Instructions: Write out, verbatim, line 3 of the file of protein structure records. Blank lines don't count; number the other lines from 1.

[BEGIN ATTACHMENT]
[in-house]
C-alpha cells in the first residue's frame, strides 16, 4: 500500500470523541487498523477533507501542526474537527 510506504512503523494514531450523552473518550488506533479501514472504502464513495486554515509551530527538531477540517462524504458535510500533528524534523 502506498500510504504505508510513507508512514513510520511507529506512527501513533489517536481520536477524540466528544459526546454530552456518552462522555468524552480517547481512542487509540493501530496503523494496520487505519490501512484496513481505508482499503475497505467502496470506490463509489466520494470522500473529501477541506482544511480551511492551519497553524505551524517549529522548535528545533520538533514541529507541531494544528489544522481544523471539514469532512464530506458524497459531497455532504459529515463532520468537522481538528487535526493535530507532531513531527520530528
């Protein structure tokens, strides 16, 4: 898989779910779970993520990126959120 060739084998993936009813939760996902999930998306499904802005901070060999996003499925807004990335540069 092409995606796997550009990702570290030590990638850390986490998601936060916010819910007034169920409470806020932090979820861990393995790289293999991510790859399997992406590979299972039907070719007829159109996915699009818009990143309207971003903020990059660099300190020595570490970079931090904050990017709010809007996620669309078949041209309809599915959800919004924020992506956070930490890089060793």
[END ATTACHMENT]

């Protein structure tokens, strides 16, 4: 898989779910779970993520990126959120 060739084998993936009813939760996902999930998306499904802005901070060999996003499925807004990335540069 092409995606796997550009990702570290030590990638850390986490998601936060916010819910007034169920409470806020932090979820861990393995790289293999991510790859399997992406590979299972039907070719007829159109996915699009818009990143309207971003903020990059660099300190020595570490970079931090904050990017709010809007996620669309078949041209309809599915959800919004924020992506956070930490890089060793």